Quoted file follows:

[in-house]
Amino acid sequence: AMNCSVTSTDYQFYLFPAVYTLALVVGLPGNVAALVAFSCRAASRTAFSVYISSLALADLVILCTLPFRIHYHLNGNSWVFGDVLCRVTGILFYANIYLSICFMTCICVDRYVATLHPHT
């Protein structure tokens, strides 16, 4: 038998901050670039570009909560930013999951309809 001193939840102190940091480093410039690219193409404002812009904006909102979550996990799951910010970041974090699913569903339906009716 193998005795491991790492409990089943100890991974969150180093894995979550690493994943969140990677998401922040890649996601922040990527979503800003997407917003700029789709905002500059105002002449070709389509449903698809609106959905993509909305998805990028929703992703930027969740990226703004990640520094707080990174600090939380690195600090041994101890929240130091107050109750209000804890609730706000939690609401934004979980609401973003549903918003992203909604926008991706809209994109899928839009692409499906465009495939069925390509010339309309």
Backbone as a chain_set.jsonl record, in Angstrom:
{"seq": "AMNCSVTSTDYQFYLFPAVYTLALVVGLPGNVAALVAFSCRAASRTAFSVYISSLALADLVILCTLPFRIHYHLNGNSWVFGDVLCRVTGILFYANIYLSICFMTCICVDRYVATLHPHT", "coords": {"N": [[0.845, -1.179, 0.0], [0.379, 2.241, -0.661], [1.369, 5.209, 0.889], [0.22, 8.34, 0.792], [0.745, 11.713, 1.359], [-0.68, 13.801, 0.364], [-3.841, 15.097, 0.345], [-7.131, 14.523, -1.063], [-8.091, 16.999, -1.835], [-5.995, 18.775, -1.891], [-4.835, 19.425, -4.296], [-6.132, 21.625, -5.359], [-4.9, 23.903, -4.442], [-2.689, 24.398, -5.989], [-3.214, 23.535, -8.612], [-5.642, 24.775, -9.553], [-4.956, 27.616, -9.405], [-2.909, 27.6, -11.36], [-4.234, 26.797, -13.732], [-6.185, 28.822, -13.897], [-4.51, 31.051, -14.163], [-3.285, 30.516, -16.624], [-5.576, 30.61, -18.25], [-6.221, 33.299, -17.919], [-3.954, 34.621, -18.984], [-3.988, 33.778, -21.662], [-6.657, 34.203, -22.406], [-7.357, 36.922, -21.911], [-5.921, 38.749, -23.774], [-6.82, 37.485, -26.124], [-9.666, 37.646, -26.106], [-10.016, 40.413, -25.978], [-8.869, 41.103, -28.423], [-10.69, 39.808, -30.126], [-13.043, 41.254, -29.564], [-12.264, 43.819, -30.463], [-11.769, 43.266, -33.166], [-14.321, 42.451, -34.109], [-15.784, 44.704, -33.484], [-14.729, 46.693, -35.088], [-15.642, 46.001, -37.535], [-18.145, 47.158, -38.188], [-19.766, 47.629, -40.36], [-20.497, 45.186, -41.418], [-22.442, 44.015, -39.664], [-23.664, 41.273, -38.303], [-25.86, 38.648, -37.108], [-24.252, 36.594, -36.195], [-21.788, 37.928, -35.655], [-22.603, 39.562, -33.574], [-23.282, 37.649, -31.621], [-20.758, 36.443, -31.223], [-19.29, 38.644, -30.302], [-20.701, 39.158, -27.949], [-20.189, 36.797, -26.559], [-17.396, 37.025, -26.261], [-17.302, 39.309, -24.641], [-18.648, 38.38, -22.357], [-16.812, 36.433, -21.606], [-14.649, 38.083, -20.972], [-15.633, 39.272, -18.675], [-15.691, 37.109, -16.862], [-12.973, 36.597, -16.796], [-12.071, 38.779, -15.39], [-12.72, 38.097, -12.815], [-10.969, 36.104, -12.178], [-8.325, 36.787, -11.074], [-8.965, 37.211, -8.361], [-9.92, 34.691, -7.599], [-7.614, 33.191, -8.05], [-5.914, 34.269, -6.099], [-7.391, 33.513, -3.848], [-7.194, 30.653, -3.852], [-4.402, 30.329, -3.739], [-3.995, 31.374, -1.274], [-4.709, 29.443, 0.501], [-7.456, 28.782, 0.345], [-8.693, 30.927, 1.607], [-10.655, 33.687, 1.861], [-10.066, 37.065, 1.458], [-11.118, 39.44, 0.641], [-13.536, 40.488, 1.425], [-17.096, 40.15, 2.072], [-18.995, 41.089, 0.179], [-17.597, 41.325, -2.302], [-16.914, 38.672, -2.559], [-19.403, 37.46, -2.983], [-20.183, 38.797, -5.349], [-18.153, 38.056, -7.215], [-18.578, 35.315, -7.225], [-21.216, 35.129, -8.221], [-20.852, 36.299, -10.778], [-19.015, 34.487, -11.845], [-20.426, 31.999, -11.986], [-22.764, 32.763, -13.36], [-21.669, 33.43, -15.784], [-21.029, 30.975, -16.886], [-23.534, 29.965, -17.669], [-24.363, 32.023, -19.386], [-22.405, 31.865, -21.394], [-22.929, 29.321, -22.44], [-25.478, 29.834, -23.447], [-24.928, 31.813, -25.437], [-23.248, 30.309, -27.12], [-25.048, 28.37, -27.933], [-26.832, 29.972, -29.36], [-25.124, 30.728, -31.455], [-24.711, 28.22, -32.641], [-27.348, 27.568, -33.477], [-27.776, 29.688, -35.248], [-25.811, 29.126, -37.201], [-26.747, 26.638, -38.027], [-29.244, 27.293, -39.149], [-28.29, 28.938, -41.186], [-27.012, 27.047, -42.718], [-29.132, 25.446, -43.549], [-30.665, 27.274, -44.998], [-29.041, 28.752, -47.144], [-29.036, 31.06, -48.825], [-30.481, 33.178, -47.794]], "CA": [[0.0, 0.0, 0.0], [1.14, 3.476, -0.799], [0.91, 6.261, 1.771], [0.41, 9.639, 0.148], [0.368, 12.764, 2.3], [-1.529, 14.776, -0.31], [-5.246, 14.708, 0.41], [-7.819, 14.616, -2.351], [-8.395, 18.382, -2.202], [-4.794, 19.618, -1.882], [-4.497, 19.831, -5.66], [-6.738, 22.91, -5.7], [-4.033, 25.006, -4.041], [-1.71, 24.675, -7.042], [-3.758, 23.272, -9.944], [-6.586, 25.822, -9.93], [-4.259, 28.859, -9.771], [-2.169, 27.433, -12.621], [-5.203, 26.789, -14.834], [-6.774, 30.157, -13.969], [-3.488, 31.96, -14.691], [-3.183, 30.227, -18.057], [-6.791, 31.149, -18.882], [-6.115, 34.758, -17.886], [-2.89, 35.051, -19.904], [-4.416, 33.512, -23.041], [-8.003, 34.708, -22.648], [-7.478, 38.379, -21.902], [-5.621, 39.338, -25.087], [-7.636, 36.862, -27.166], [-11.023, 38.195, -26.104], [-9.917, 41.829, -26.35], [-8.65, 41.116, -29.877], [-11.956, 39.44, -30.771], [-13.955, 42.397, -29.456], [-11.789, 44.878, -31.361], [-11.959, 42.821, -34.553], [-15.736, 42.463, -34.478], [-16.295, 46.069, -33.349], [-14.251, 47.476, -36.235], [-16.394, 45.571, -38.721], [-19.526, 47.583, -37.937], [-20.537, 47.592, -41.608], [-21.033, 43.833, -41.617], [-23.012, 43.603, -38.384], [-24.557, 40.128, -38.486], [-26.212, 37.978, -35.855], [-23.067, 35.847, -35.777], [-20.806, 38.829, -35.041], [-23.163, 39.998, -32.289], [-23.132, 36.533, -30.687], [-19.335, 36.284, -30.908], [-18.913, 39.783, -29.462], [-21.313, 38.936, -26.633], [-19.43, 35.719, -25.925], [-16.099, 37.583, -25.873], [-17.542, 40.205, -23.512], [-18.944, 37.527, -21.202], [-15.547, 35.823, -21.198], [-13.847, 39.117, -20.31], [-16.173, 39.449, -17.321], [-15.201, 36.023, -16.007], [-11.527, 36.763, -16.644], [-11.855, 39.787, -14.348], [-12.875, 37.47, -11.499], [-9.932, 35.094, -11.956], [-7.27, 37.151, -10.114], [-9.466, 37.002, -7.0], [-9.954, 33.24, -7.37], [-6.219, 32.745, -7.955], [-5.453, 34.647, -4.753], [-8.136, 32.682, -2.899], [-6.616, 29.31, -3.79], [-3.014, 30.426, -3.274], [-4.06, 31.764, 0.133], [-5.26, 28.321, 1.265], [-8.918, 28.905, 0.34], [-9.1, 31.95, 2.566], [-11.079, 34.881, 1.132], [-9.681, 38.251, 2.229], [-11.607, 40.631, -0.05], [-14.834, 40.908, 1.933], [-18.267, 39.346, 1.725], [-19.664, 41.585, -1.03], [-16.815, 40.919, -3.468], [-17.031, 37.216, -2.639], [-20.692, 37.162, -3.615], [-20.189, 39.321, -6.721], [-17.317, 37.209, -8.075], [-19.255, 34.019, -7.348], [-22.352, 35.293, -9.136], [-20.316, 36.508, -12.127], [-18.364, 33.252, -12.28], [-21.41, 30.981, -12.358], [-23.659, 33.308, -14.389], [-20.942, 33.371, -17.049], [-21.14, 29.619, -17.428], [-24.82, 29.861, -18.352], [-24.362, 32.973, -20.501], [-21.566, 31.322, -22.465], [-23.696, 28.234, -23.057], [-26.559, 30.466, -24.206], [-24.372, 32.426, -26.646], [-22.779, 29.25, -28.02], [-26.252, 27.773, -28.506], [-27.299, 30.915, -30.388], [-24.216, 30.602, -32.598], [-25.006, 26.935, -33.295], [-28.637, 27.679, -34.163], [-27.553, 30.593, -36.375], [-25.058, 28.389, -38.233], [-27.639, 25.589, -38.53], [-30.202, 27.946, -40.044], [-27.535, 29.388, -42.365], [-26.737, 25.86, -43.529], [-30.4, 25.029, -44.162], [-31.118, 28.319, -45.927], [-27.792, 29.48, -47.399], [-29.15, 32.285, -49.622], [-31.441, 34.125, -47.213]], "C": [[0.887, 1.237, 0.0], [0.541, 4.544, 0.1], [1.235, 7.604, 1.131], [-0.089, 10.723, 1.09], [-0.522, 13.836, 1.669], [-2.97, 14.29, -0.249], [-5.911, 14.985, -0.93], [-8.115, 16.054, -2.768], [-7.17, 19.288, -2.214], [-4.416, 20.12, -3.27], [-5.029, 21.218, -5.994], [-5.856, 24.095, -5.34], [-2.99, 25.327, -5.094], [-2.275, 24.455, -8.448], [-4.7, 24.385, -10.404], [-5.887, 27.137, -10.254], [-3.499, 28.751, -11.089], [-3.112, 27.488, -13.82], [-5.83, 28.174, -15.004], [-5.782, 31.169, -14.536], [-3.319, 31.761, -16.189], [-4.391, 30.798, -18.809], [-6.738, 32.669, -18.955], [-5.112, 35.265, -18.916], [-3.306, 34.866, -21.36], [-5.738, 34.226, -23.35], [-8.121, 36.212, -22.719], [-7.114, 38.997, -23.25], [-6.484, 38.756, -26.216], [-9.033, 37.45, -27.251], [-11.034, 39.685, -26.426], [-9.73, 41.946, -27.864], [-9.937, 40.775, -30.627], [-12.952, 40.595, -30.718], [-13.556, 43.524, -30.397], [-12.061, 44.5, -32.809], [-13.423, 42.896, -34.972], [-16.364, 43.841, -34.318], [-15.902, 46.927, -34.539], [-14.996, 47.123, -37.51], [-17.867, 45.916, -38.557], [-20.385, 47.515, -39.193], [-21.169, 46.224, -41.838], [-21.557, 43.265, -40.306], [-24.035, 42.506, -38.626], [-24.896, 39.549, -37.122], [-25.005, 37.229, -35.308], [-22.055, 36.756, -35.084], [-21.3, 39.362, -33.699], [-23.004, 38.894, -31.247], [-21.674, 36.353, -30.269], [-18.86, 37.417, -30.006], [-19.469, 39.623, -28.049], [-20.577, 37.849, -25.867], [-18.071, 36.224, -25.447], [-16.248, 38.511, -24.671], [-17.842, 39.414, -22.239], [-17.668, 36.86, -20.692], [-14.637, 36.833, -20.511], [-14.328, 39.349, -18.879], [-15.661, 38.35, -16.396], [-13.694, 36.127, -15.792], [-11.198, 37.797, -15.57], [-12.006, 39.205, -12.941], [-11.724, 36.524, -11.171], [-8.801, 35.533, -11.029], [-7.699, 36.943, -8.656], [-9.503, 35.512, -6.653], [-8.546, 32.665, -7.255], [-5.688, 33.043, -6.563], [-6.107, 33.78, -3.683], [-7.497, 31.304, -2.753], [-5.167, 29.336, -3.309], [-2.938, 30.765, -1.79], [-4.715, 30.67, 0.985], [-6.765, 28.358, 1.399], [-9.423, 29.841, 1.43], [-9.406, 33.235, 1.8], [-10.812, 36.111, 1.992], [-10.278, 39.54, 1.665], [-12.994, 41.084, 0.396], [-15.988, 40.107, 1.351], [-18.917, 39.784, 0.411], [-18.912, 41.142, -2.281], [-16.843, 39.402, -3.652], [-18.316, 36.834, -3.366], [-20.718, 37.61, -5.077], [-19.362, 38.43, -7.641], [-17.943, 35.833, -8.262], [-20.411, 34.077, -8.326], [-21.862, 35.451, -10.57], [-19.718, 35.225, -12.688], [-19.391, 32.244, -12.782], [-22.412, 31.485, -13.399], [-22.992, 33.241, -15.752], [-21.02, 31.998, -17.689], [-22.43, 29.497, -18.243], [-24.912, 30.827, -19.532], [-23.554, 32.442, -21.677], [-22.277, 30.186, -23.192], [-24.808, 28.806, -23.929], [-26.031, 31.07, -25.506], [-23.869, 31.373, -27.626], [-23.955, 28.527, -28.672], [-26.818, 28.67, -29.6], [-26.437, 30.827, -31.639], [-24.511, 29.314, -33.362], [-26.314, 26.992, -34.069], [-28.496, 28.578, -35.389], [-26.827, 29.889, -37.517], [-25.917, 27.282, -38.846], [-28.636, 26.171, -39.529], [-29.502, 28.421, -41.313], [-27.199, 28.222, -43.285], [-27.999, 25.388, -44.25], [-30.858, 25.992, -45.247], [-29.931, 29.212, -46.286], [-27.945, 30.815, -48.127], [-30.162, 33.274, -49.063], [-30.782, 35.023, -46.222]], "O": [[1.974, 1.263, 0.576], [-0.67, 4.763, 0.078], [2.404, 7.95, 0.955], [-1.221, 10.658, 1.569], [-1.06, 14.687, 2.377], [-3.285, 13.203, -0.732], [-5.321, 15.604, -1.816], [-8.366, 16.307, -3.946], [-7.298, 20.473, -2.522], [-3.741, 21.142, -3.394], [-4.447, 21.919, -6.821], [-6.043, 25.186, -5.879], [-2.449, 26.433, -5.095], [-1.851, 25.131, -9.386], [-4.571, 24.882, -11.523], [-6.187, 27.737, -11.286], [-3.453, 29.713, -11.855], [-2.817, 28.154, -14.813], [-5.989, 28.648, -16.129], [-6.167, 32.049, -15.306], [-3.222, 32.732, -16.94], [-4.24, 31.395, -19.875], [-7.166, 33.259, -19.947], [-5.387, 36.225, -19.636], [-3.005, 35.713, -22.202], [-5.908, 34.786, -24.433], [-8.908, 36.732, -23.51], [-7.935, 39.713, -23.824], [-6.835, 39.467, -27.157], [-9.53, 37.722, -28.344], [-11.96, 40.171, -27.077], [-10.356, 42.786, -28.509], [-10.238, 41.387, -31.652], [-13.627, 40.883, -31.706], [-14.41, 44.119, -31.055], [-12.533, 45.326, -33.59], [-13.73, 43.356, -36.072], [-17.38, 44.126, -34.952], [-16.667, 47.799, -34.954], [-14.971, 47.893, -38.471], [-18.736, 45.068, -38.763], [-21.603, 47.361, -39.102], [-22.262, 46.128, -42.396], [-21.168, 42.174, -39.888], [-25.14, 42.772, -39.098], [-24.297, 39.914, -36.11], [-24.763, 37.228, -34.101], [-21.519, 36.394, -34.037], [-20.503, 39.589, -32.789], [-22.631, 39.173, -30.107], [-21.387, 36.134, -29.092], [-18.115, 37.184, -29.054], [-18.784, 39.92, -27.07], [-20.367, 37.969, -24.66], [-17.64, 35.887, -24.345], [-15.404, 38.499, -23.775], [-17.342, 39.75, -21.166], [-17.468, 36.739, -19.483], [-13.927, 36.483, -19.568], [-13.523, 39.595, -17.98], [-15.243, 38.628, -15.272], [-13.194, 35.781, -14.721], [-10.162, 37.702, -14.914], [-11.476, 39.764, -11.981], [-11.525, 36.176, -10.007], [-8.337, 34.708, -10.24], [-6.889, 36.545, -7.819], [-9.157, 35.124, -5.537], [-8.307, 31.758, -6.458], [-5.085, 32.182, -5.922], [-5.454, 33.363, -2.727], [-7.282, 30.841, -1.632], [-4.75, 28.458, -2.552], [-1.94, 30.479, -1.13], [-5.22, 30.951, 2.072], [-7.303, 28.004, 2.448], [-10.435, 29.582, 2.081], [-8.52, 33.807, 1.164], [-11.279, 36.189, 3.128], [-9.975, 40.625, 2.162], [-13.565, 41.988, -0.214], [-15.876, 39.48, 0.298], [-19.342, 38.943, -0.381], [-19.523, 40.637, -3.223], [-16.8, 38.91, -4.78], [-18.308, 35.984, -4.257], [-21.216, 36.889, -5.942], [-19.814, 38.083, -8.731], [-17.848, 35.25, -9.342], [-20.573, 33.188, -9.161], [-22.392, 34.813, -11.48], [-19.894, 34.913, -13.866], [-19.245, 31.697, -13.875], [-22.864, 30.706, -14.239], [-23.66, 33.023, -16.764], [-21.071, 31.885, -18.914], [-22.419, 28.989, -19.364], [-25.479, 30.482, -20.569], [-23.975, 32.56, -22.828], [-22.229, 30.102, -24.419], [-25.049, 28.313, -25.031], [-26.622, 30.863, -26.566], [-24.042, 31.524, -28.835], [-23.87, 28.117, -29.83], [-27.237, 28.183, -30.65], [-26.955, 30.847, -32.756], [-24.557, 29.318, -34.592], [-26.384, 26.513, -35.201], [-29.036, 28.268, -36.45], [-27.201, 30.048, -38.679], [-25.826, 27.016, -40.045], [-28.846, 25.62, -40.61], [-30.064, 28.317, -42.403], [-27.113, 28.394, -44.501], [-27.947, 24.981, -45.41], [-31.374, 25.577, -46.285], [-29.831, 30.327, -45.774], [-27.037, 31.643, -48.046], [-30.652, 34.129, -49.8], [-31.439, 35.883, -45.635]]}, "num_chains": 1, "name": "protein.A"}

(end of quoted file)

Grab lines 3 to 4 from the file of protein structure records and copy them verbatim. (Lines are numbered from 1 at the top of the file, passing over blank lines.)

């Protein structure tokens, strides 16, 4: 038998901050670039570009909560930013999951309809 001193939840102190940091480093410039690219193409404002812009904006909102979550996990799951910010970041974090699913569903339906009716 193998005795491991790492409990089943100890991974969150180093894995979550690493994943969140990677998401922040890649996601922040990527979503800003997407917003700029789709905002500059105002002449070709389509449903698809609106959905993509909305998805990028929703992703930027969740990226703004990640520094707080990174600090939380690195600090041994101890929240130091107050109750209000804890609730706000939690609401934004979980609401973003549903918003992203909604926008991706809209994109899928839009692409499906465009495939069925390509010339309309």
Backbone as a chain_set.jsonl record, in Angstrom: